Supply and Demand Imbalance, Rising Oil Stockpiles to Blame
The oil price rally everyone has been talking about has not materialized. And if recent reports are to believed, we may not see a balancing out in oil markets for a long time to come.
It always comes down to the economic fundamentals and global oil prices are still stuck in an extreme imbalance. The amount of crude oil out there, including what’s being extracted, what’s in transport aboard tankers, or what’s part of a worrying increase in stockpiles, is growing.
The latest reports indicate that there could be as much as 100 million barrels of crude oil in tankers. If the nautical traffic jams in the Gulf of Mexico and Shanghai’s port are any indication, global energy markets could be in big trouble heading into 2016. (Source: “Oil slides 3 percent; hits 2-1/2-mth low on U.S. stockpile, Iraqi supply,” Reuters, November 11, 2015.)
Global Oil Glut Highest in a Decade as Inventories Soar
Would you be surprised to discover that the total volume of crude oil at sea today is approximately twice what it was in the first half of 2015? While onshore storage capacities remain robust and flexible, there is a growing worry among analysts and investors that we could simply see a real end to available storage space in which to put the oil.
While you might be tempted to conclude that this is a case of greedy energy traders stockpiling oil in an effort to make profits when the rally comes, this really isn’t the case. Instead, the current crisis in storage is indicative of the supply-and-demand imbalance present in today’s oil markets. If you need proof, consider that the cost of tankers has increased this year, which would render the above hoarding strategy irrational.
While daily tanker rates have dropped from their October highs of $111,000 daily, they are still in the range of $60,000 per day. (Source: “Asia Tankers-VLCC rates to rebound but likely capped on too much tonnage,” HSN, November 2, 2015.) This is still much higher than the $20,000-per-day rates seen in recent years, which clearly nullifies the stockpiling accusations. (Source: “Oil Tanker Rates Soar Above $100,000 a Day as China Hiring Jumps,” Bloomberg, November 2, 2015.)
This has led to a worrying development in global crude oil markets, with deep implications for the oil price forecast in 2016.
Oil Markets Are in Contango, Rising Stockpiles to Blame
“Contango” is a term used to describe a situation in which front-month contracts for oil are less expensive than delivery in a futures contract. This underlines a dangerous imbalance in oil markets. With contango growing, the gap is widening, but it’s still not enough to rationalize mass storage aboard tankers. (Source: EIA, last accessed November 13, 2015.)
But what’s the onshore situation like and how did we get to this point?
As mentioned, rising onshore crude oil storage levels are a broad global pattern now; they’re not specific to North America. This means that there are global macroeconomic trends at play here, rather than local U.S. ones.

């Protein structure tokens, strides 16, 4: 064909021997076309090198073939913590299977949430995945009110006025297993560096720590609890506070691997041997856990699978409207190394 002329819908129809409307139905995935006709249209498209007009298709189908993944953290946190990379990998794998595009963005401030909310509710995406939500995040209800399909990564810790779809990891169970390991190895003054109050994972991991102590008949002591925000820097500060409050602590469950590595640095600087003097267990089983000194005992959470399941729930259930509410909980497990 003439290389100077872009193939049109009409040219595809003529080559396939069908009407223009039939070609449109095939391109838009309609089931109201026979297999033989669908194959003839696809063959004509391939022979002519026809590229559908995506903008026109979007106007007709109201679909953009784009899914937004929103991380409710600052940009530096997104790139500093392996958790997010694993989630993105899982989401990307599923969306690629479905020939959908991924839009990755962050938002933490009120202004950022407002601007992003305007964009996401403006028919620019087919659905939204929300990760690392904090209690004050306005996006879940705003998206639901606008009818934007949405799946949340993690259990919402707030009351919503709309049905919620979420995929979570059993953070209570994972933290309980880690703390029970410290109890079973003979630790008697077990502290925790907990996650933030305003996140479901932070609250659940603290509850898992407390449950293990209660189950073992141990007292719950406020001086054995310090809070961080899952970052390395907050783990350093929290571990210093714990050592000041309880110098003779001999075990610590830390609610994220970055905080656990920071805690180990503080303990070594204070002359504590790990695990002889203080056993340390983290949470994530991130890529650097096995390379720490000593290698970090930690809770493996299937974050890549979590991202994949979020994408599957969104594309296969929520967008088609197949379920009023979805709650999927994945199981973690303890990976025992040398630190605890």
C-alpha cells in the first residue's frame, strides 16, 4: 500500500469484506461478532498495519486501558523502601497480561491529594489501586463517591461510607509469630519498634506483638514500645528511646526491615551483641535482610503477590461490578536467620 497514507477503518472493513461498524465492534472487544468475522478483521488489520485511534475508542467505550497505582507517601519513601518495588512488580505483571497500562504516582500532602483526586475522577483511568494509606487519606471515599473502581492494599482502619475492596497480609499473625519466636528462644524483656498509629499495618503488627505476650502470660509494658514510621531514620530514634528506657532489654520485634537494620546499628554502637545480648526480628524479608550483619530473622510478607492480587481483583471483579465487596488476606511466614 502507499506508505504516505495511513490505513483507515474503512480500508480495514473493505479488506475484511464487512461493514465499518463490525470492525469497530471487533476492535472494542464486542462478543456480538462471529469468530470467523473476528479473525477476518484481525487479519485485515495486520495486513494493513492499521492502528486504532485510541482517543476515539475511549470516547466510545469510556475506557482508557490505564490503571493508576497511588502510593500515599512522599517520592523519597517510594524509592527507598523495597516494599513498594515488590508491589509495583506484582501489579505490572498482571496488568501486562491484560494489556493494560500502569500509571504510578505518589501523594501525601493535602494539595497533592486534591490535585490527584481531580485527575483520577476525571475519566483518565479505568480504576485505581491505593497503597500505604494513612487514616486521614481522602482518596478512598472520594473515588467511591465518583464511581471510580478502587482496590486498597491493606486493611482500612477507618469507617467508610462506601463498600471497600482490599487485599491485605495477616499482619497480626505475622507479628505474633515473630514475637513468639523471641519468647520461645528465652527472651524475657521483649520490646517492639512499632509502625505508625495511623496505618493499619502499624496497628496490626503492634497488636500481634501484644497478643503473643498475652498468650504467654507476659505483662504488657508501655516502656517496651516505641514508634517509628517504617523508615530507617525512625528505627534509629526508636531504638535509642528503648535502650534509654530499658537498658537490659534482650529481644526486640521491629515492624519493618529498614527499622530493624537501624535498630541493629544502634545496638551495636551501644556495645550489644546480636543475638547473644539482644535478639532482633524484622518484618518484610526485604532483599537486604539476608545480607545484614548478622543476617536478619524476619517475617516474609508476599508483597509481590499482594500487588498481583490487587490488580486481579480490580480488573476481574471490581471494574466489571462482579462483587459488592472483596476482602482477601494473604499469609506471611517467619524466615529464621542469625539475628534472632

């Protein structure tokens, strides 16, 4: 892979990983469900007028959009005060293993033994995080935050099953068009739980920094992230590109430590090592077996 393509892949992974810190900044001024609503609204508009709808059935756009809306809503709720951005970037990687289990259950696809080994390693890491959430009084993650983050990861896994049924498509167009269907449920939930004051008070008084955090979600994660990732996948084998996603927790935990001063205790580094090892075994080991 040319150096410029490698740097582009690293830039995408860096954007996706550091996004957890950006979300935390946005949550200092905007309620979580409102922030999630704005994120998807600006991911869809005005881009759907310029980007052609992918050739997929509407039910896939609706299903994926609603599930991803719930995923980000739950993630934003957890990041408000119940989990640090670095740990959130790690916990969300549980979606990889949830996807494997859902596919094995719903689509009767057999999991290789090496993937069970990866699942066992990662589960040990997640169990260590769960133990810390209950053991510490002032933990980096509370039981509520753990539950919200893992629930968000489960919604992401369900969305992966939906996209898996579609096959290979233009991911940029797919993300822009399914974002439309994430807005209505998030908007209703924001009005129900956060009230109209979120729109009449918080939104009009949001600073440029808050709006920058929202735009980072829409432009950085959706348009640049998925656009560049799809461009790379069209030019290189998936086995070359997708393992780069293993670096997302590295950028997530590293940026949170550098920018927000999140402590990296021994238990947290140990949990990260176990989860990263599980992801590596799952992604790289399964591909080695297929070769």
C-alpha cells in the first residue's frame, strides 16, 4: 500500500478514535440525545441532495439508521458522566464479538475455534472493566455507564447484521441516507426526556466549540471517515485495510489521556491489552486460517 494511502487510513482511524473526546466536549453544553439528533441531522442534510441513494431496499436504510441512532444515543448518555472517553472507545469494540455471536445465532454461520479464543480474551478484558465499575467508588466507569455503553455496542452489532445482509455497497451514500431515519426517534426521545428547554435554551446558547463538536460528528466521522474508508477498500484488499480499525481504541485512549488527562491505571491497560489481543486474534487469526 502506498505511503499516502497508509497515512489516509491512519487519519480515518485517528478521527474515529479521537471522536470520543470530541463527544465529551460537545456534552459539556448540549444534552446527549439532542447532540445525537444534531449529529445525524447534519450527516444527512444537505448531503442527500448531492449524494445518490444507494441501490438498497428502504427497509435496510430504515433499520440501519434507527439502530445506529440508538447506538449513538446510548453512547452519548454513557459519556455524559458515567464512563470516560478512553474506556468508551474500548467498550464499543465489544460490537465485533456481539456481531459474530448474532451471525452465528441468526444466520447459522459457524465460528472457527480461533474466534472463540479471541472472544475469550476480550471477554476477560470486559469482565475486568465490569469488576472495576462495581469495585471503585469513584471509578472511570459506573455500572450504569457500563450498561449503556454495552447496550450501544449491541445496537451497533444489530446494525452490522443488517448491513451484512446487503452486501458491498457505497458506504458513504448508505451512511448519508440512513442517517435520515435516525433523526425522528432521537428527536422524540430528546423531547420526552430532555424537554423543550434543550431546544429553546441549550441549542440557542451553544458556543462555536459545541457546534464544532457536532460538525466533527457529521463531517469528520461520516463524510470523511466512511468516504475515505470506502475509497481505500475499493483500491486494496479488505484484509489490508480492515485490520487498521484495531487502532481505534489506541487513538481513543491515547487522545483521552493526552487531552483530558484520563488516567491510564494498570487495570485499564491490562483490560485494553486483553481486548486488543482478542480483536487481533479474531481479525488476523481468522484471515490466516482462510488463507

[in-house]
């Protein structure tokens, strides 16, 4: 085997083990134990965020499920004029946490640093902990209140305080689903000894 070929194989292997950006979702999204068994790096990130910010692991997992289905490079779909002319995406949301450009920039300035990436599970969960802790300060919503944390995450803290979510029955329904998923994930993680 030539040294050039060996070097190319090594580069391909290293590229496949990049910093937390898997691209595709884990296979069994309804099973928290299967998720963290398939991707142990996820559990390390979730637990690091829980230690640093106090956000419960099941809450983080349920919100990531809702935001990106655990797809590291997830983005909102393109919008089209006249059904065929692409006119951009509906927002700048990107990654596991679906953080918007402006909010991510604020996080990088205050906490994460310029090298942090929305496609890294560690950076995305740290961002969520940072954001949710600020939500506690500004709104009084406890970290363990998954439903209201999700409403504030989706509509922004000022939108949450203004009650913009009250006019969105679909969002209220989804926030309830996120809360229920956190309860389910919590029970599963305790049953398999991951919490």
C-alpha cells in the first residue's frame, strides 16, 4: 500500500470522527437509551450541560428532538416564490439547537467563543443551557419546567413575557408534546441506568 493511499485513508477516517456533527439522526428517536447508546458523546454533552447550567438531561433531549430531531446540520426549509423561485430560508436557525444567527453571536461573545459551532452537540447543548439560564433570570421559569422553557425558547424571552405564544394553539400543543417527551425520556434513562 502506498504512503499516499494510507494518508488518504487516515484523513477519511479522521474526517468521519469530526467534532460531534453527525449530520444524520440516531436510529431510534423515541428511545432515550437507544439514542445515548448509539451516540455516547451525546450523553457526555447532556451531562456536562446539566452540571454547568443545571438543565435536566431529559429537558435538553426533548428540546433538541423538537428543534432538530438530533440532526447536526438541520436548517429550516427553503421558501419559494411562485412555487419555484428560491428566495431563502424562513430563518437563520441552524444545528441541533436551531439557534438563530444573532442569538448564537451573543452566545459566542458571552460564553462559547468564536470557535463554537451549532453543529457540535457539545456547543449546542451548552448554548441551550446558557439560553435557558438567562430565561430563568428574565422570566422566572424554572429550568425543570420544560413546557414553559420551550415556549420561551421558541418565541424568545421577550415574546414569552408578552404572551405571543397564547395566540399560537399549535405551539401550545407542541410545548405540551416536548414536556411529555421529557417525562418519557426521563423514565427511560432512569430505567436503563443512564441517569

American crude oil storage topped about 487 million barrels back in early November, which sits uncomfortably close to the eight-decade record of 490 million barrels we saw earlier in 2015. (Source: EIA, last accessed November 13, 2015.) With OPEC announcing that its oil stockpiles are 210 million barrels above the five-year average, things are definitely heating up. (Source: OPEC, last accessed November 13, 2015.) While there is a time lag to consider, as well as estimates often requiring revision, it appears that total global oil stockpiles are higher than they have been in at least a decade.
The reason behind this is simple: there is an imbalance in supply and demand, with the former clearly outpacing the latter at an alarming rate.
Let’s face facts here. The fact that this supply glut is still hanging over our heads means there will be no oil price rally anytime soon. If I were to hazard a guess, surging production from places such as Iraq, not to mention the looming return of Iran to crude markets, will exacerbate that glut by an even wider margin.
The much-vaunted talk concerning a reduction in U.S. shale production will not only be offset by this incoming new production, but it may actually be outpaced. For example, Iraq will ship more oil to the United States in November than it has since June 2012 and 40% more than it did in October.
The Bottom Line on the Oil Price Forecast
The continued low-oil-price environment will inevitably lead to a further drop in total U.S. oil production. In particular, rig counts will continue their steady decline, as dwindling profit margins force many companies to either stop drilling or close up shop entirely.
The ongoing imbalance in the crude supply-and-demand dynamic will continue to keep oil prices low, while surging production will push up existing stockpiles. The resulting self-perpetuation of this situation will lead to a market correction, and likely a huge one. However, I don’t think it will occur in the near-term. It’s for this reason that I remain highly bearish on the oil price forecast through 2016.